Investigating distance education systems in developing and developed countries to inform policies and practices for Bangladesh

2017-02-23T23:22:33Z (GMT) by Aktaruzzaman, Md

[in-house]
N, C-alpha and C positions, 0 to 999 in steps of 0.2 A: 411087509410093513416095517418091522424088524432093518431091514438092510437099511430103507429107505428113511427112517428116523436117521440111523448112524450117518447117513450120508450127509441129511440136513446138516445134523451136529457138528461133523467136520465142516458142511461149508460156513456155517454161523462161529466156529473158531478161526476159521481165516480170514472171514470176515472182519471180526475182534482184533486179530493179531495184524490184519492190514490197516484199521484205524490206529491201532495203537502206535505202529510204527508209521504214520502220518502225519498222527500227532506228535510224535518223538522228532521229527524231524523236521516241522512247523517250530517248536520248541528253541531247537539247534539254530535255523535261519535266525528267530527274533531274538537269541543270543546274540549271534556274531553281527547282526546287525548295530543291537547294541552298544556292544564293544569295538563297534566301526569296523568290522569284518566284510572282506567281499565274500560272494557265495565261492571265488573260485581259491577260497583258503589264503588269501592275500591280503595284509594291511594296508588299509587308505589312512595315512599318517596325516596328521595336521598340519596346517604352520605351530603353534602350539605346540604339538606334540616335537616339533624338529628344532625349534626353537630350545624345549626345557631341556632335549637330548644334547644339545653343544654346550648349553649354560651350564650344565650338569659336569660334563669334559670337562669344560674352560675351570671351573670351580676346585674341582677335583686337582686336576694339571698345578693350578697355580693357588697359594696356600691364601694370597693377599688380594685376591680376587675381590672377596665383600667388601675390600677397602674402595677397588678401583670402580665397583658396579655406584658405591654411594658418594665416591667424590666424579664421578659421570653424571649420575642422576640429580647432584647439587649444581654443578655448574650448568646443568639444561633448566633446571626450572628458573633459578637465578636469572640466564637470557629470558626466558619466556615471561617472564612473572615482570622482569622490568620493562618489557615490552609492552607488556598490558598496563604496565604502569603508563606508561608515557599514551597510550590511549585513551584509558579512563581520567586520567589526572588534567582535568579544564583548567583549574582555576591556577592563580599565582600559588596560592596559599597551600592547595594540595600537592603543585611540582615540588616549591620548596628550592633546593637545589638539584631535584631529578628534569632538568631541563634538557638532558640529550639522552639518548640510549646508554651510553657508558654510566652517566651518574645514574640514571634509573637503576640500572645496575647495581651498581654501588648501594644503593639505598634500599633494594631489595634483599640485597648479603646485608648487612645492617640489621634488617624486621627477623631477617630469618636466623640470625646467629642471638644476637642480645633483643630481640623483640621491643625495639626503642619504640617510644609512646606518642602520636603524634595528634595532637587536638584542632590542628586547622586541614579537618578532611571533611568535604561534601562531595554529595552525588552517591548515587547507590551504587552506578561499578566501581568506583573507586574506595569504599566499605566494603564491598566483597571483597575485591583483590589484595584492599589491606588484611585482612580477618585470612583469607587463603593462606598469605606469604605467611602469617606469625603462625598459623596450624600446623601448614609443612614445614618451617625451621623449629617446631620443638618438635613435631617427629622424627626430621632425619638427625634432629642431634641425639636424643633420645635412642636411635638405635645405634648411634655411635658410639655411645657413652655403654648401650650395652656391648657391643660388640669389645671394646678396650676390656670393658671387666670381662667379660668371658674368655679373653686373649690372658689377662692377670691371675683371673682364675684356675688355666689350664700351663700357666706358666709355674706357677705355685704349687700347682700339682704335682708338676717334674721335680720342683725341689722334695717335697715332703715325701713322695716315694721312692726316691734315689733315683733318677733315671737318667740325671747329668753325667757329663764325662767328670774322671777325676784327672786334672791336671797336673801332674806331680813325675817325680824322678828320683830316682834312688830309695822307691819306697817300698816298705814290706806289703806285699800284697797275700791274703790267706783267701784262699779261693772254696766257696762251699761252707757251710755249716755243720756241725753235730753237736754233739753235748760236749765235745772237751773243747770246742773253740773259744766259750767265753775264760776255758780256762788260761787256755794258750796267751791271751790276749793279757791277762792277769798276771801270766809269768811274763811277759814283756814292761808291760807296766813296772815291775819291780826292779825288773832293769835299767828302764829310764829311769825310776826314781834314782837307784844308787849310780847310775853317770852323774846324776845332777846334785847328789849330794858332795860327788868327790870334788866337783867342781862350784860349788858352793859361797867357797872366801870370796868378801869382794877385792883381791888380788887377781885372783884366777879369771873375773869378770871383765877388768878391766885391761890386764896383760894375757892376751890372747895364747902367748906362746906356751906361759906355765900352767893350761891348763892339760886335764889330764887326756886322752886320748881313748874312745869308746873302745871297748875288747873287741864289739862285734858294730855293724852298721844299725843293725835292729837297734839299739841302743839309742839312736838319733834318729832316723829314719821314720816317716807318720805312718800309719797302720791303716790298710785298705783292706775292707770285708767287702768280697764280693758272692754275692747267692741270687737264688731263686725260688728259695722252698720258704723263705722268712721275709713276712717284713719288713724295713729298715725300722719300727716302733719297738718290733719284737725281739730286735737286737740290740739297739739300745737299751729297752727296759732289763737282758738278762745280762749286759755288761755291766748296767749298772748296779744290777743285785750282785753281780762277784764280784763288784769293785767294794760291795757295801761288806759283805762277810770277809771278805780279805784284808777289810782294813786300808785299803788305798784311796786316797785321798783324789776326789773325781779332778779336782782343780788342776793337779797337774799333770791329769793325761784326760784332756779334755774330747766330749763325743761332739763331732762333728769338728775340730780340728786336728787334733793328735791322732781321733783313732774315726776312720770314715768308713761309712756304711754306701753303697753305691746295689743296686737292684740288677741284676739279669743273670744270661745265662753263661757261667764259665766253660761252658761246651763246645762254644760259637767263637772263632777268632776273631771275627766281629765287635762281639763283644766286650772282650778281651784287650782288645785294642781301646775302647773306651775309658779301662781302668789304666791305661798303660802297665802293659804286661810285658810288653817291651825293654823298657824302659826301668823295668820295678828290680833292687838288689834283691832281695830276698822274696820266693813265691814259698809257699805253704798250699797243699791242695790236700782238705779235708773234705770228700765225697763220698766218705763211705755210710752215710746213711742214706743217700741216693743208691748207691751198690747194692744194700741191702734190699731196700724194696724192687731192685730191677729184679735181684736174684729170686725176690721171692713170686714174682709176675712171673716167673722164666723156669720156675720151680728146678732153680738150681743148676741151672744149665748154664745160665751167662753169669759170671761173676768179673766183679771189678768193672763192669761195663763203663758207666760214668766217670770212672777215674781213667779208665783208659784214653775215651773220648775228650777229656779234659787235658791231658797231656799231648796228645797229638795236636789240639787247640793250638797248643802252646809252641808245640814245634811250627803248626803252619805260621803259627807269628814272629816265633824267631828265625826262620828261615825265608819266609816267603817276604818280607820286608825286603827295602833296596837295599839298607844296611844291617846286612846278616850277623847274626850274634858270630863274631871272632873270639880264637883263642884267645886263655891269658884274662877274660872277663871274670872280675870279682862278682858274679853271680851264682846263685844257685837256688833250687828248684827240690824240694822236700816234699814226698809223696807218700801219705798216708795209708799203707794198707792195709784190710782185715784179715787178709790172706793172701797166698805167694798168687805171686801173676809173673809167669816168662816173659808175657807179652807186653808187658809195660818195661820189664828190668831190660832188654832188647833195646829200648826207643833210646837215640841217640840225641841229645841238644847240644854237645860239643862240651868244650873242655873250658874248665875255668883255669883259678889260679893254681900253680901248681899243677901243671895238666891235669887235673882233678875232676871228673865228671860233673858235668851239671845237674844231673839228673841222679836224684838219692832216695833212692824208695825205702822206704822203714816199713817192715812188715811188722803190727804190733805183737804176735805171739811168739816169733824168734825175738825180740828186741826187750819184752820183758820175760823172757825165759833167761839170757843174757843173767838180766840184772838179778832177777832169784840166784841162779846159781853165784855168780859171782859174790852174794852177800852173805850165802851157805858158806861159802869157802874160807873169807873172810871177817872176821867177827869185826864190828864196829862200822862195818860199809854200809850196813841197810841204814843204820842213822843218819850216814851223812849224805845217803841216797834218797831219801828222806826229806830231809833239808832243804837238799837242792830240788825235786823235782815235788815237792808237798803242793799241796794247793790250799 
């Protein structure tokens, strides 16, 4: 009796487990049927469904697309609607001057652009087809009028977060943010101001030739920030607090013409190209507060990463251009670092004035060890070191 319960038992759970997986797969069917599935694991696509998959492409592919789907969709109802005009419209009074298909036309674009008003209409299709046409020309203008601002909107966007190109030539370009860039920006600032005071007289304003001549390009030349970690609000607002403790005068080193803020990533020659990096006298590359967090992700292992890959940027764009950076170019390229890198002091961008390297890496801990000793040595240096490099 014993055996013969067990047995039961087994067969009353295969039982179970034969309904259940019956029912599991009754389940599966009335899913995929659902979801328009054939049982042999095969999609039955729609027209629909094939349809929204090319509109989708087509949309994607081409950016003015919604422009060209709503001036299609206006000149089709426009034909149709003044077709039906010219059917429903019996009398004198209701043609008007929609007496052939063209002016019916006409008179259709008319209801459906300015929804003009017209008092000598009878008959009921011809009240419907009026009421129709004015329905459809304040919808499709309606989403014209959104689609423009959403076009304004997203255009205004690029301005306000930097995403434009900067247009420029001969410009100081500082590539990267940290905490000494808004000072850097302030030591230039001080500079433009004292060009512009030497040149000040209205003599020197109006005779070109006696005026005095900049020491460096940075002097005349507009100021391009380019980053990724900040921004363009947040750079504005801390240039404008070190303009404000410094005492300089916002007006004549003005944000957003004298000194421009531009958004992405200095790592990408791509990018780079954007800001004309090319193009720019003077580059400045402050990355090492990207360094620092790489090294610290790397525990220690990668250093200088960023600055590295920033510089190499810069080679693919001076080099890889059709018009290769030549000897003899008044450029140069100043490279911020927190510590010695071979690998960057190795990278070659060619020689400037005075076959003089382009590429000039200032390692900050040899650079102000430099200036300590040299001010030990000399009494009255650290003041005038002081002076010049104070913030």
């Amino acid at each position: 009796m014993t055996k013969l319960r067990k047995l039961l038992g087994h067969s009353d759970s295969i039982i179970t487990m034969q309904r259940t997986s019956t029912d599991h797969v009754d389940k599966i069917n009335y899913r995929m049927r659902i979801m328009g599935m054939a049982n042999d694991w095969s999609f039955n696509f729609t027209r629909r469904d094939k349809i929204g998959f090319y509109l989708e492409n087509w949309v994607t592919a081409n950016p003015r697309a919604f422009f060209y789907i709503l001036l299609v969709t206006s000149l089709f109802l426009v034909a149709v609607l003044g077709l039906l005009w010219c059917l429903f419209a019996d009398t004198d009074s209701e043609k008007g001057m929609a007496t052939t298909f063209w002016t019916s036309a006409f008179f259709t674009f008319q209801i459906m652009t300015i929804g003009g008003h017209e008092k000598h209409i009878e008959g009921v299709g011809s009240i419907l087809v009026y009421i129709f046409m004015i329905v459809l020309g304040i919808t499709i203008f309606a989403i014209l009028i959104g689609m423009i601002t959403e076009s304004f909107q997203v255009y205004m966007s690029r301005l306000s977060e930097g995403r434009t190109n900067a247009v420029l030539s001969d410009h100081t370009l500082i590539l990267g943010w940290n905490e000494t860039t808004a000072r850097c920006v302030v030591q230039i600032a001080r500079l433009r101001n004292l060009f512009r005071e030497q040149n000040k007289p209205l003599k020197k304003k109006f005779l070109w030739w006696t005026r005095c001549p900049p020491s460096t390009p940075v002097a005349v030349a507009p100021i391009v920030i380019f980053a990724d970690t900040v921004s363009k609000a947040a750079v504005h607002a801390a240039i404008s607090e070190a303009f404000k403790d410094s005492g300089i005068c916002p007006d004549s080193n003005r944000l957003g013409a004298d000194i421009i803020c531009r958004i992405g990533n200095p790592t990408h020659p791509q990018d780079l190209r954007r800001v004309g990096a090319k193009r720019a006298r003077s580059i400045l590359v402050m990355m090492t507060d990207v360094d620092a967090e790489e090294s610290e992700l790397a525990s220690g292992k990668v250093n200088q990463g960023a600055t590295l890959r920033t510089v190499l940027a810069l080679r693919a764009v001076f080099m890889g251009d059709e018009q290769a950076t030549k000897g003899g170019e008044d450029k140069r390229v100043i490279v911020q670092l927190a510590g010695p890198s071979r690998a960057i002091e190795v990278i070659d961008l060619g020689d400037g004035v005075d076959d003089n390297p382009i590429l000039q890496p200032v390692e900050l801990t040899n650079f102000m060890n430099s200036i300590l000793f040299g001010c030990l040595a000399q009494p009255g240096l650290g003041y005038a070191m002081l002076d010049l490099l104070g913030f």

Offering education by distance provides an important sociological tool for equalising opportunities in developed nations, yet within developing nations, it has the potential to play a much larger role in providing educational opportunities and should be viewed as a necessity rather than an option. Bangladesh Open University (BOU), the sole distributor of Distance Education (DE) in the country, is regarded as one of the mega universities in the world. However, the institution faces numerous issues and challenges that revolve around its administrative and academic operations, as well as acknowledgement of its sociological value and concomitant recognition within the local community. The aim of this study was to examine the perceived challenges facing DE provision in Bangladesh from the point of view of the local Bangladeshi community as well as members of BOU. A second aim was to examine the operations of two major DE providers, namely the Open University UK (The OU UK) and Open Universities Australia (OUA) to determine whether their policies and practices could inform the development of an effective DE model that was transferable to BOU. Utilising a case study framework within a constructivist paradigm, qualitative data was collected through the use of semi-structured individual interviews, Focus Group Discussions (FGDs) and supplementary document collection. Interviews were conducted with 15 senior academics and directors from OUA, BOU and the OU UK, forming a Senior Reference Group (SRG). Four FGDs were also conducted with 20 participants from the Bangladeshi community associated with BOU, including students, teacher-tutors and informed members of the public. Data from the FGDs and individual interviews were analysed using the qualitative data analysis software package NVivo 10 and thematically presented in the form of rich narratives and logical arguments. Document analysis provided further evidence, particularly in relation to policies. Each of the emergent themes and subthemes were discussed in relation to the literature, research paradigm and theoretical framework of the study. Findings from the FGDs indicated concerns within the Bangladeshi community about the quality of offerings provided by BOU, with participants valuing a flexible DE system that can offer equal opportunities and appropriate social recognition and more importantly, facilitates easier transition from study to work. Interviews with BOU academics and management, in combination with related documentation, illustrated that while BOU has expanded significantly over the years in terms of size, there has not been any related substantive investment in improving its DE system, with the 2.5th generational DE model still used. Concerns were raised in relation to ineffectual management, lack of institutional DE expertise and outside political interference. Quality issues were raised regarding a lack of monitoring and evaluation, delays in course material delivery, inadequate support for research and development and the absence of tutor training programmes. Furthermore, inadequate human resources were perceived as hindering the development of ICT practices at BOU, conflated by the lack of an explicit vision, mission and executable policy framework to overcome future challenges. Through examining the policies and practices outlined by academics and management at OUA and the OU UK, the issues for BOU were compared and collated with the relevant policies and practices of those DE providers. Careful examination of the interview data from the three cases considered in this study, along with an interrogation of the relevant bodies of literature, indicated that inefficiencies within the DE system at BOU were associated with the non-existence of an executable framework of policies and practices. Particular concerns related to a lack of structure in relation to a distributive operational structure of academic programmes; quality assurance and accreditation; training and research; a support system for students, tutors and academics; and a decentralised administrative structure, among others. From this analysis, a framework of policies and practices for DE in Bangladesh was developed. An integral part of the study involved adapting Giddens’ (1984) Structuration Theory into the DE field, conceptualised as the ASTIDE (Adapting Structuration Theory In Distance Education) model, which structured and addressed the issues and challenges related to distance education. The study also presented evidence of the empirical validity of the ASTIDE model. Ultimately this research represents a major contribution, both empirically and theoretically, to the development of an innovative and viable education model for delivering DE in Bangladesh, which would be equally applicable for other similar DE contexts of developing and developed countries.